This year was no different and over the last few months a number of highlights were recorded at events staged in the regions. Here we pick out a selection of works that attracted bidders’ attention – and preview upcoming lots.
Two Baroque landscapes drew decent competition at Woolley & Wallis’ (26% buyer’s premium) sale of Old Masters, British & European Paintings on September 5-6.
One was an atmospheric painting by Robert Freebairn (1764-1808) that was a typical combination of an Italian landscape and architectural study of an ancient site. The 23in x 2ft 7in (58 x 78cm) oil on canvas was dated 1797 and came to auction from a private collection in Yorkshire.
The artist was said to have been a pupil of the landscape painter Richard Wilson shortly before he entered the Royal Academy Schools in 1782.
He was later apprenticed to Philip Reinagle from 1782-85 before travelling to Italy and spending an extended period in Rome. His Italianate landscapes, 33 of which he exhibited at the Royal Academy, were highly regarded and some were engraved and published as prints by Johann Ziegler.
While Freebairn’s best work remains much admired, it is relatively scarce, partly on account of his early death aged 42.
Only 42 auction results are recorded on Artprice.com, the highest of which is the $30,000 (£15,965) for a view of a lake in Campania that sold at a New Orleans auction in 2006.
The picture in Salisbury had many of the key factors that buyers look for in this market, especially the subject of an ancient building in an arboreal landscape with water to the foreground, as well as elegant handling to the vegetation and sky.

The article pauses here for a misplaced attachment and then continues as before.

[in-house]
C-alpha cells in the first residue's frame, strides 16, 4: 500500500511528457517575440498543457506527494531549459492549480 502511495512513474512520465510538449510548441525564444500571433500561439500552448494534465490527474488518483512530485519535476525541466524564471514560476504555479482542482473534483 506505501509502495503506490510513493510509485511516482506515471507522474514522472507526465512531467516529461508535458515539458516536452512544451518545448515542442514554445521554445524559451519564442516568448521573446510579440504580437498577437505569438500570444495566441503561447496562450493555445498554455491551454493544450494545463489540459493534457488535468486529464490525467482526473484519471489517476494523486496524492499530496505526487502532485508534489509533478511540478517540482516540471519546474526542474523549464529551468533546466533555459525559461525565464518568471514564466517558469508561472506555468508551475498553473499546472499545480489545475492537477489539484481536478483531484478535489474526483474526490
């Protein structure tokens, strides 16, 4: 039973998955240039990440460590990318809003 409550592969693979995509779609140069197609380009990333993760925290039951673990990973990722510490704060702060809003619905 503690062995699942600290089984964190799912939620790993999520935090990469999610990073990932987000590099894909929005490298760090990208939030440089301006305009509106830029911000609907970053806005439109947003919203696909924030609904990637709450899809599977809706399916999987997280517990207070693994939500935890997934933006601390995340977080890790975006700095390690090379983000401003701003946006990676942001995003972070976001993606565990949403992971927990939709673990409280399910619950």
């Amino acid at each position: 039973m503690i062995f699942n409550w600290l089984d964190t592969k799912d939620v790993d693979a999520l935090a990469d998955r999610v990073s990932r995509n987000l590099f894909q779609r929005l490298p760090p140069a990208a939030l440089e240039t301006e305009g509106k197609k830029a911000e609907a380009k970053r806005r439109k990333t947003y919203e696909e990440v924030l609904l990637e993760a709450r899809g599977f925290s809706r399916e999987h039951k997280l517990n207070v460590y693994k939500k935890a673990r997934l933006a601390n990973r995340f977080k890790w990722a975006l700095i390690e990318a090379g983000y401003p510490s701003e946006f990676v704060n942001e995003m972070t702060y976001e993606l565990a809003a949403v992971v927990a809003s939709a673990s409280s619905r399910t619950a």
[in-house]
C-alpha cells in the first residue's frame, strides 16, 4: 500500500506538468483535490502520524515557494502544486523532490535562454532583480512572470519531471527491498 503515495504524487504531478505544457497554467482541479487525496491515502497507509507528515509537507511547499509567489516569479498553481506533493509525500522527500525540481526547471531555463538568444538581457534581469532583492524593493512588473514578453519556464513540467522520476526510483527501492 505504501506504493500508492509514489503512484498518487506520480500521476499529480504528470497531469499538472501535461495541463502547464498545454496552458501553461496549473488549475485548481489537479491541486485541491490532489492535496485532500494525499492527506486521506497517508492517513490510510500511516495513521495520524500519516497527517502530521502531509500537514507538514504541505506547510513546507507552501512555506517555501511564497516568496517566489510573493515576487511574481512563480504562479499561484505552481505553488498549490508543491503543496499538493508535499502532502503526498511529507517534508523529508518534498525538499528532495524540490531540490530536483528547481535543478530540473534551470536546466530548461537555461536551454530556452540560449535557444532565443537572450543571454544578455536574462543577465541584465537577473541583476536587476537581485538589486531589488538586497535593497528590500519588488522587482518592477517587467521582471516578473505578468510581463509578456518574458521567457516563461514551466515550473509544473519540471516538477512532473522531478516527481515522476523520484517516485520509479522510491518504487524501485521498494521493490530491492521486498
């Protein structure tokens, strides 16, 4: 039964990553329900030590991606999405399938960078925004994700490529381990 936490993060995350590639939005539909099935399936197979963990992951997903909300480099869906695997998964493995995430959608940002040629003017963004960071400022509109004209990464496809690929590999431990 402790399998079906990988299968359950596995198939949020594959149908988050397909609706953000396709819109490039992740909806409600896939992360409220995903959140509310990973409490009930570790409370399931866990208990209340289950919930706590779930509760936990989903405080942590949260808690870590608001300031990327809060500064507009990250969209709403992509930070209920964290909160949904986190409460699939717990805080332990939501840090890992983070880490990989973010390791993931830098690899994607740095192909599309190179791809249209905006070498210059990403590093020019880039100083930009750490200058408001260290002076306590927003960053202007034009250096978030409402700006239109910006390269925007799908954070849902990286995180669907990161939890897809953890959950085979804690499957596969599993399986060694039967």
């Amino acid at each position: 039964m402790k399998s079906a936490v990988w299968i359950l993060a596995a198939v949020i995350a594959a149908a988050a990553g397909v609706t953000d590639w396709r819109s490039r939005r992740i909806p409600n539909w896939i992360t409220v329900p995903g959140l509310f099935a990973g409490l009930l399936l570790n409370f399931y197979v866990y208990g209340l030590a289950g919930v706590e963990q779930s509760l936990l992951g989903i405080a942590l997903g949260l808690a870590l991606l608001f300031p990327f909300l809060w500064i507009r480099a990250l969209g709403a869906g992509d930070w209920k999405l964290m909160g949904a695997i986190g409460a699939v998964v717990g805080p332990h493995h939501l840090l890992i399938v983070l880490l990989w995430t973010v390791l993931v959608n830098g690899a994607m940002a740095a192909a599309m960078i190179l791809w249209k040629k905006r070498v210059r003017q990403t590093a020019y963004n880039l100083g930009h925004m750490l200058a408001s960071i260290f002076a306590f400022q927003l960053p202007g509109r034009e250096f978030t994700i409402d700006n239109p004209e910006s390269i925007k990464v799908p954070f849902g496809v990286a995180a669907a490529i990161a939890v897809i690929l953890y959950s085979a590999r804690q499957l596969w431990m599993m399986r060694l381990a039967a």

While the building shown was not identified, bidders may well have had an idea of the location depicted. Estimated at £4000-6000, it drew three phone bidders and was knocked down at £9800 to a private collector. The sum was the third highest for the artist at auction according to Artprice.
Another 18th century study of an Italian ruin with a landscape to the background was offered as ‘attributed to’ the French artist Claude-Joseph Vernet. Here the subject was known: the Temple of the Sibyl at Tivoli.
The 17 x 13½in (43 x 34cm) oil on canvas was thought to have once been owned by the painter, collector and dealer Jean-Baptiste-Pierre Le Brun (1748-1813) and, according to the auction catalogue, was ‘probably’ sold in the auction of his collection in Paris in 1791. It was offered as by Vernet at Christie’s in London in 1947 although it was unsold. Here it was consigned from a private source.
Vernet is known to have painted a number of scenes of Tivoli of which at least 16 have sold at auction in the last 25 years. One depicting the same temple as the current picture emerged at Christie’s New York in 2014 but was unsold against a hefty $200,000-300,000 estimate.
Here the estimate was a more cautious £8000-12,000, which proved tempting to a number of bidders who pursued it to £11,000 at which point it sold to the trade.
The overall hammer total for the Woolley & Wallis sale was £614,000 with 438 of the 528 lots sold (83%). Further highlights will appear in a future issue.